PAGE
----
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By Erin Cox, The Baltimore Sun | April 28, 2014
Republican gubernatorial hopeful Ron George usually keeps quiet about the flashiest part of his biography. But as he fielded a question about film tax credits at a candidates forum last week, George let slip that he had a brief and unglamorous career as a daytime soap opera actor. "I got to die once and come back a couple months later," George told a crowd at the University of Maryland law school. That's not all. The Republican delegate from Anne Arundel County is still a card-carrying member of the Screen Actors Guild, he said, a distinction that over the decades has earned him bit parts in various productions.
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NEWS
By Erin Cox, The Baltimore Sun | April 28, 2014
Republican gubernatorial hopeful Ron George usually keeps quiet about the flashiest part of his biography. But as he fielded a question about film tax credits at a candidates forum last week, George let slip that he had a brief and unglamorous career as a daytime soap opera actor. "I got to die once and come back a couple months later," George told a crowd at the University of Maryland law school. That's not all. The Republican delegate from Anne Arundel County is still a card-carrying member of the Screen Actors Guild, he said, a distinction that over the decades has earned him bit parts in various productions.
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FEATURES
By Carleton Jones | September 15, 1991
Today, a divorce case that doesn't involve gunfire or million or titillating details rates not much more attention than a three-bumper accident on Erdman Avenue.It was different back in 1915 when men were snickering and women sniffing at what was called "The Snyder Case" (always written in capital letters). It played like an old silent movie -- lovely wife, handsome alleged seducer, wronged hubby and possibly a lady in the wings -- an irresistible quartet of solid-gold, middle-class innuendo that was served up to Baltimore society at nickelodeon prices.
NEWS
By Jonah Goldberg | August 5, 2013
"I think she's one of the most fascinating women of our time and this world," confessed Bob Greenblatt, the chairman of NBC, as part of his announcement that his network is making a miniseries about former Secretary of State Hillary Clinton, with Diane Lane in the starring role. Words are funny things. For instance, G.K. Chesterton once remarked that that the word "good" has many uses: "For example, if a man were to shoot his grandmother at a range of 500 yards, I should call him a good shot but not necessarily a good man. " So it is, I suppose, with the word "fascinating.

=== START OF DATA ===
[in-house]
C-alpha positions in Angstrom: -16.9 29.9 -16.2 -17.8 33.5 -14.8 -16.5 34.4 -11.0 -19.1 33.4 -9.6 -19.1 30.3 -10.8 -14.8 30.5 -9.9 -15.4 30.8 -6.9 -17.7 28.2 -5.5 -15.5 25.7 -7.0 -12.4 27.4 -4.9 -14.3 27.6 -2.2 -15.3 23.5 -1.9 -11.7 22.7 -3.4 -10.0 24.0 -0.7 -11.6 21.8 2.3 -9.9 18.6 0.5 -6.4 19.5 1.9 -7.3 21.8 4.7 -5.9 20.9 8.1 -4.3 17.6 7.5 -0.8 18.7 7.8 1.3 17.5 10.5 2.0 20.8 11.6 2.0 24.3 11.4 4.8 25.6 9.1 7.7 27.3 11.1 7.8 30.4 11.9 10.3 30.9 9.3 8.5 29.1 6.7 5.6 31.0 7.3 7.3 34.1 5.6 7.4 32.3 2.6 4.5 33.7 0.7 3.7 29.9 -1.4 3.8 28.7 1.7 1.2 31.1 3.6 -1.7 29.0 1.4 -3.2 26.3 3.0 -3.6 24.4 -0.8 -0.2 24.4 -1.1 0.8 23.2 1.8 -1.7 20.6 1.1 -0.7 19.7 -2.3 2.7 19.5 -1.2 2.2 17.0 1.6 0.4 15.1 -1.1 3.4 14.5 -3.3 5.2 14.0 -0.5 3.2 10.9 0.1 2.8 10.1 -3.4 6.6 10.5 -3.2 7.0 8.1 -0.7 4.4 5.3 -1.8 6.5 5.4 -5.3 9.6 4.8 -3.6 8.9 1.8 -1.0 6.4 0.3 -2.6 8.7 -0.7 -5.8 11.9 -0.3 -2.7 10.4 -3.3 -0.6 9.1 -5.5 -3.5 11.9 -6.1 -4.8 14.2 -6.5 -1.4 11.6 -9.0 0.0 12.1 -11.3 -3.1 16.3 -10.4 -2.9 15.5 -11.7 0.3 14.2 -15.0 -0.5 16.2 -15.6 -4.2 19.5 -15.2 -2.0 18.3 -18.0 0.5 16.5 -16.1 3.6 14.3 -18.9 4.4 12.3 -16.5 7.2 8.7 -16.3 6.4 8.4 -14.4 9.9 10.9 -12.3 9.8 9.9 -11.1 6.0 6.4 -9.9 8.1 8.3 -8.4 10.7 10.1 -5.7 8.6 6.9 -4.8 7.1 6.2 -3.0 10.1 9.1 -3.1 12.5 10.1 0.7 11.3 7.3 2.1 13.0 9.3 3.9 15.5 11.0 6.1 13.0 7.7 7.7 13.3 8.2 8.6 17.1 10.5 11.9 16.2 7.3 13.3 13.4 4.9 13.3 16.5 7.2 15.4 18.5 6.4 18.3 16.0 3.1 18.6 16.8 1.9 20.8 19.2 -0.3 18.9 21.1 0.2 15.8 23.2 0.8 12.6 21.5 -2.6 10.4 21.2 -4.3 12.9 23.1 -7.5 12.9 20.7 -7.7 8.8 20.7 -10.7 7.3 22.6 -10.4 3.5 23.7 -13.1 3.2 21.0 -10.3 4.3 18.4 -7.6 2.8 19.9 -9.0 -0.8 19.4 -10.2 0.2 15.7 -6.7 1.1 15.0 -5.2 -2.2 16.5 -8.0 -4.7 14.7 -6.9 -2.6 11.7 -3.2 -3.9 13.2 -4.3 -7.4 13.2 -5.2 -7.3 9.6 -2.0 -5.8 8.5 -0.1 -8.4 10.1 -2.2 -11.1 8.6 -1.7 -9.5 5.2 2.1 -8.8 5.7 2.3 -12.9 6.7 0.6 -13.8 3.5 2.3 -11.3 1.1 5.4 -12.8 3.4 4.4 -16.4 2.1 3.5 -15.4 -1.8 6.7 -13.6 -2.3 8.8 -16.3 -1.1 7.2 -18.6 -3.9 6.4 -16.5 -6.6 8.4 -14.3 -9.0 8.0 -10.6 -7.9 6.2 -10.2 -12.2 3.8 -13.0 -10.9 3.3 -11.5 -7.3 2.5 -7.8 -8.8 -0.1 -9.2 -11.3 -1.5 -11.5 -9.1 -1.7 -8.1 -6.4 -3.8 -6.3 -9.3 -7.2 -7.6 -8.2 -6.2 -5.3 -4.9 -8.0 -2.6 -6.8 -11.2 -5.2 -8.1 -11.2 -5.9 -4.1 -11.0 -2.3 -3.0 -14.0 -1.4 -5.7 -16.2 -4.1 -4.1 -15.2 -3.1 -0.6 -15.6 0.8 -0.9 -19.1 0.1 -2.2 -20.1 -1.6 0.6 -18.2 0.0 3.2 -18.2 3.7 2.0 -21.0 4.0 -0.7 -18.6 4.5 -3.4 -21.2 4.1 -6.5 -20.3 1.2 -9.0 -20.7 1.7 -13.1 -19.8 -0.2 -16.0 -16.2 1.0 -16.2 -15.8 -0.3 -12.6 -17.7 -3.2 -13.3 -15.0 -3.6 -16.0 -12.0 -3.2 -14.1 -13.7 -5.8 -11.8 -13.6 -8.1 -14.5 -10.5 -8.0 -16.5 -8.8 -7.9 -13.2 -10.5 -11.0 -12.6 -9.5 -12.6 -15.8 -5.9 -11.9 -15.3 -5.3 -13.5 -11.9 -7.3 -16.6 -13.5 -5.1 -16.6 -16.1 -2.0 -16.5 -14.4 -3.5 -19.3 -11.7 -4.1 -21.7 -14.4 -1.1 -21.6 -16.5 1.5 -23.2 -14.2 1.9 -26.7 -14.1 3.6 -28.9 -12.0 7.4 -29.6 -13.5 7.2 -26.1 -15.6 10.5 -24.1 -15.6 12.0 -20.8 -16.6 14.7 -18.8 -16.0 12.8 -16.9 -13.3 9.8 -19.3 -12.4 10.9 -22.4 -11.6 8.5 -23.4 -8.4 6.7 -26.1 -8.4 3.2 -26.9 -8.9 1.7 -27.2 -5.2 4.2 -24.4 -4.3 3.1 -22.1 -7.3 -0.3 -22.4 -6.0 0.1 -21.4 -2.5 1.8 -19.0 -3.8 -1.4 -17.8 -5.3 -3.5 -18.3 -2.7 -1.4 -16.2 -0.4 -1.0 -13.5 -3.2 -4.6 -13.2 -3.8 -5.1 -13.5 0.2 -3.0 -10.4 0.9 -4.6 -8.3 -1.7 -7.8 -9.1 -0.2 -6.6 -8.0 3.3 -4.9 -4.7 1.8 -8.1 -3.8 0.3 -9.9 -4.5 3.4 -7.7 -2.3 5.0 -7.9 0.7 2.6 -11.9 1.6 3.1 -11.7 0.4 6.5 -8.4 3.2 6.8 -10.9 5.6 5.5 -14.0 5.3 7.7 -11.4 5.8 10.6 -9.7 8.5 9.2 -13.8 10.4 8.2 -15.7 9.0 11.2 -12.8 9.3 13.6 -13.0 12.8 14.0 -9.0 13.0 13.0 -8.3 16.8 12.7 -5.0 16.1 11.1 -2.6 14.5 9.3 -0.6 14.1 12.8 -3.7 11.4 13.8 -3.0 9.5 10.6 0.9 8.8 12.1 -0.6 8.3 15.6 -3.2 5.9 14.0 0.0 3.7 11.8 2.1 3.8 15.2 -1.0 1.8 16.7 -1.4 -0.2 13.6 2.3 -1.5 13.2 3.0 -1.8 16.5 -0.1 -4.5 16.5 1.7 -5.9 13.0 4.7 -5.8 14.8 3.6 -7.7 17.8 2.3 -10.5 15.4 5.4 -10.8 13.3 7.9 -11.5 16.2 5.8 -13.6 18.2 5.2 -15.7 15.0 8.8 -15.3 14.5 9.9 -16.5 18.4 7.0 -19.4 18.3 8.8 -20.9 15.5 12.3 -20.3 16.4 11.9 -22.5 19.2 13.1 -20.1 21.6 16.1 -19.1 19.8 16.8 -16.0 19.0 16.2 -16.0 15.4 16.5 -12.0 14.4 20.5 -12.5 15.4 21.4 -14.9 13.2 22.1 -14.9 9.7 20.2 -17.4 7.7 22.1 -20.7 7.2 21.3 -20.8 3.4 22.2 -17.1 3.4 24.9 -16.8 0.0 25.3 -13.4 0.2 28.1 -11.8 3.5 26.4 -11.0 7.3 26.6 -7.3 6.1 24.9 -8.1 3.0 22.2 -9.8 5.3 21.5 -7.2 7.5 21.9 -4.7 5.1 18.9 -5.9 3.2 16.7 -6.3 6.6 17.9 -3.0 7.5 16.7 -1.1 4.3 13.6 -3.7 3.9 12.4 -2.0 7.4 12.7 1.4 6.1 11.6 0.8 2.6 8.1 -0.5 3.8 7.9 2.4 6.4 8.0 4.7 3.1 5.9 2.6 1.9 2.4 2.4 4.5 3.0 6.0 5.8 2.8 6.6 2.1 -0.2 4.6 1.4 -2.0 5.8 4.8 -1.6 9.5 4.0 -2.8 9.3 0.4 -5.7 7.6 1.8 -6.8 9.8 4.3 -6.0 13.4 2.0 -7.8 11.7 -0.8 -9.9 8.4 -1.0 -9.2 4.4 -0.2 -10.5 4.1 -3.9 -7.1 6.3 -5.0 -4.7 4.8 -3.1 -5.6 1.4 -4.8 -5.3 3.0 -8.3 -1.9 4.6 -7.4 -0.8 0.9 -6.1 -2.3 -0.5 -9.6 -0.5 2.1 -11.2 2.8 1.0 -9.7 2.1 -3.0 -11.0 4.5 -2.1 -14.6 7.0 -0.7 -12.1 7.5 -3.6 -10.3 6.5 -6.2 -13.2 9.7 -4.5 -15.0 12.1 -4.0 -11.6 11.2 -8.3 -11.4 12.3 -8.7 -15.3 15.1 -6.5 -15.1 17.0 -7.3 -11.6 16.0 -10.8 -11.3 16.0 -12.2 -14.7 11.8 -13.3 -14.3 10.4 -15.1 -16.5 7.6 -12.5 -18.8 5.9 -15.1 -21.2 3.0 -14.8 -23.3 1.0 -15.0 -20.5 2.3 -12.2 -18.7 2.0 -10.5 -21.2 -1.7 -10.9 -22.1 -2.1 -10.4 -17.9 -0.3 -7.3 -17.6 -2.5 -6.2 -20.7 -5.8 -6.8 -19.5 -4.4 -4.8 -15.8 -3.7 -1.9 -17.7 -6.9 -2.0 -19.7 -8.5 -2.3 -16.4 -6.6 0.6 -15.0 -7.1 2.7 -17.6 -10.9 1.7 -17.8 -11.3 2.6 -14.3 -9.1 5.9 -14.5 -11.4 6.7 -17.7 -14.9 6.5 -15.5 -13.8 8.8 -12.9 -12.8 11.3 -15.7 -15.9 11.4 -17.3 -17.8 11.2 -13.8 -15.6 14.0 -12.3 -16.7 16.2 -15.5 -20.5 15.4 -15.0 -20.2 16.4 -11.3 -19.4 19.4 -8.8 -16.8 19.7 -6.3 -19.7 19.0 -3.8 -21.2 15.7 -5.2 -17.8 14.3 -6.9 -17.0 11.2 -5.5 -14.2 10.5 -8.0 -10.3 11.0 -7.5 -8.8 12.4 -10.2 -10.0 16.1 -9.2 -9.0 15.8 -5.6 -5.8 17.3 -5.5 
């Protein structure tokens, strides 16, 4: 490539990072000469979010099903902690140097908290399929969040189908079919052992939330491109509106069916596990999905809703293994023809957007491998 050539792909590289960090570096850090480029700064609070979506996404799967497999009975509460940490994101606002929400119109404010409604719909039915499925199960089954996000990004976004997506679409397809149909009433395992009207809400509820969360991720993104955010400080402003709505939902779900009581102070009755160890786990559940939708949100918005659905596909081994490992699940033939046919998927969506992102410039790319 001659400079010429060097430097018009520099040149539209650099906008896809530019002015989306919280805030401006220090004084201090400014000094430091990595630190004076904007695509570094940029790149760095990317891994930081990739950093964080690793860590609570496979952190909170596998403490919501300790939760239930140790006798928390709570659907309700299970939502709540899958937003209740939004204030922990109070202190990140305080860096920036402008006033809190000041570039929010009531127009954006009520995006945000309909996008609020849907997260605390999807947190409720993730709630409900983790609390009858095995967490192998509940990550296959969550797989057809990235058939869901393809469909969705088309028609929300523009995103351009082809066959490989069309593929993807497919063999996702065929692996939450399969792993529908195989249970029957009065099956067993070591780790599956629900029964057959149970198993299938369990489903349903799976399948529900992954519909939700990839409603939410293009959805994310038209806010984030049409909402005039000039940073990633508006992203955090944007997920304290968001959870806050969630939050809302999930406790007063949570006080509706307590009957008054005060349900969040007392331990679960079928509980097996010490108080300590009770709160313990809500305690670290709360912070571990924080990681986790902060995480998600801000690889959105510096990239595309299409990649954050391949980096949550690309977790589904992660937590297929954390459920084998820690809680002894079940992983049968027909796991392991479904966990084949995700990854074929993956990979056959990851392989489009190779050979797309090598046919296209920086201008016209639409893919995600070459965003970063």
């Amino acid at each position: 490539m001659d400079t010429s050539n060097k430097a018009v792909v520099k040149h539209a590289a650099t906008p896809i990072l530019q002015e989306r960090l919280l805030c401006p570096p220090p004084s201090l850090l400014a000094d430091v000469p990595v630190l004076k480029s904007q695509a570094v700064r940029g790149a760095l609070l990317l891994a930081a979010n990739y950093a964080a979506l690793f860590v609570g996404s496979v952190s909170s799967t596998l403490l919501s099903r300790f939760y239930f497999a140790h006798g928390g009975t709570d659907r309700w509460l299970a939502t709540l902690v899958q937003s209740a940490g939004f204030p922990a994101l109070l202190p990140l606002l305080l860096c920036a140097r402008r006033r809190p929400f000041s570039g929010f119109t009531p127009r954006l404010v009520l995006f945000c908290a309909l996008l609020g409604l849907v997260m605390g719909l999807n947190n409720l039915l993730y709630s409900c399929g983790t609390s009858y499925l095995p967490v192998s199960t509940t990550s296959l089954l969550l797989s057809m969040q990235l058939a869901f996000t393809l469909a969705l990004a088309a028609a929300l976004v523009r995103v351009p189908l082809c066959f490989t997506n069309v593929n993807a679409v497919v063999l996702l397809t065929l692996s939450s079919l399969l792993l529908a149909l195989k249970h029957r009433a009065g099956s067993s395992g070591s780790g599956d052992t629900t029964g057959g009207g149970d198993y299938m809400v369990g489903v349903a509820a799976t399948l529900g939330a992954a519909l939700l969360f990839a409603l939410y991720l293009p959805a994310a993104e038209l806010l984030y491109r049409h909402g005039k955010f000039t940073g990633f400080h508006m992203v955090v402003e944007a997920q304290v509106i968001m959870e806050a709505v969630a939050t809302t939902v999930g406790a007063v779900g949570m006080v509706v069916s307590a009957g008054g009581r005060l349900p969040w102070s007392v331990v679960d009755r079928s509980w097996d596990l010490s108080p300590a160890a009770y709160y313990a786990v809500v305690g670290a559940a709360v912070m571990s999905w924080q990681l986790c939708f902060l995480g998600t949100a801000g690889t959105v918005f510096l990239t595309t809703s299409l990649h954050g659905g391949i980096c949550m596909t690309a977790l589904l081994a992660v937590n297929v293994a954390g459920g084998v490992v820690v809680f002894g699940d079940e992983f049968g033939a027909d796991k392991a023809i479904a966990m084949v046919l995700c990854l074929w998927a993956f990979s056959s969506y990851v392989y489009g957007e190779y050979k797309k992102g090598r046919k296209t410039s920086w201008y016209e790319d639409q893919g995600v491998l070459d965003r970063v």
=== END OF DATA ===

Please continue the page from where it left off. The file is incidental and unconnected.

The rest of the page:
SPORTS
By Phil Jackman | January 7, 1991
They say life mirrors art. Actually, that's not what Seneca said at all, but it's close enough for our purposes.One of the lead characters on the soap opera "Another World" is named Ryan, which seems extremely appropriate thinking backover Wild Card Weekend.Another world, time and dimension was where Philadelphia Eagles coach Buddy was coming from when he momentarily benched Randall Cunningham during a drubbing administered by the Washington Redskins.The curmudgeon of Philly has long imbued his rakish Eagles with a siege mentality.
NEWS
By Sara Oppenheim and Sara Oppenheim,Contributing writer | January 9, 1991
Laureen Benson Hall, a television-acting instructor at Howard Community College, always told her students they would have three takes toget a scene right.But her experience acting in "The Raven," the first evening soap opera featuring a cast of black actors, has taughther that even second chances can be rare.Hall, 32, of Catonsville, has the only white principal role in the one-hour drama, which premiers at 11:30 p.m. Saturday on WJZ-TV (Channel 13). The locally produced program is being considered for syndication.
NEWS
By Susan Milligan and Susan Milligan,SPECIAL TO THE SUN | June 6, 1996
ALMATY, Kazakstan -- You could think of it as "The Guiding Light" with a political subtext.Lydia and Ermek are struggling with a mixed marriage: She's ethnic Russian; he's Kazak.They live in a one-room apartment in this newly independent nation, trying to make ends meet with the uncertain profits from Ermek's news kiosk.Gleb and Camilla, another Russian-Kazak couple, also are feeling the pressure. Gleb is being hassled by unsavory types who want him to pay protection money from the proceeds of his cafe.
NEWS
By Frederick N. Rasmussen, The Baltimore Sun | April 1, 2012
It's a story that simply won't go away. It's an upper-class soap opera, and even after the passage of 75 years it still packs a sentimental punch and draws a willing audience into the glittering world of the British aristocracy. It is the saga of England's Edward VIII (he reigned for less than a year and was never crowned), who found it simply impossible to continue with his royal responsibilities without the love of an ambitious commoner from Baltimore, Wallis Warfield Simpson, the Belle of Biddle Street, who was determined to bag a royal and crash her way into the upper strata of British society.
FEATURES
By J. Wynn Rousuck and J. Wynn Rousuck,SUN THEATER CRITIC | February 15, 2001
Shemar Moore can barely keep track of what day it is, much less what city he's in. Wait. It must be Friday because he's just flown in on the red-eye from Los Angeles, where he wrapped up another week on "The Young and the Restless." He happens to be in Philadelphia, but as of tomorrow, he'll be in Baltimore for the return engagement of the stage play "The Fabric of a Man" at the Lyric Opera House. "I'm doing so many things right now you'd swear I had three or four of me, which I wish I did have because sleep is a hard thing to find in my life," Moore says after delaying an interview for several hours in an effort to catch up on some of that elusive sleep.
NEWS
June 22, 2012
Clearly, neither defense attorney Joe Amendola, who has represented Jerry Sandusky in the Penn State sexual abuse trial, nor anyone close to him has ever been a victim of sexual child abuse ("Sandusky's wife: Accuser conniving," June 20). Whether or not the charges against Mr. Sandusky prove to be true, this case needs to be handled with the utmost professionalism. Mr. Amendola's remarks including "stay tuned," and "it's like a soap [opera]," etc., show a complete lack of understanding of the seriousness of cases like this one. It is one thing to believe in your client.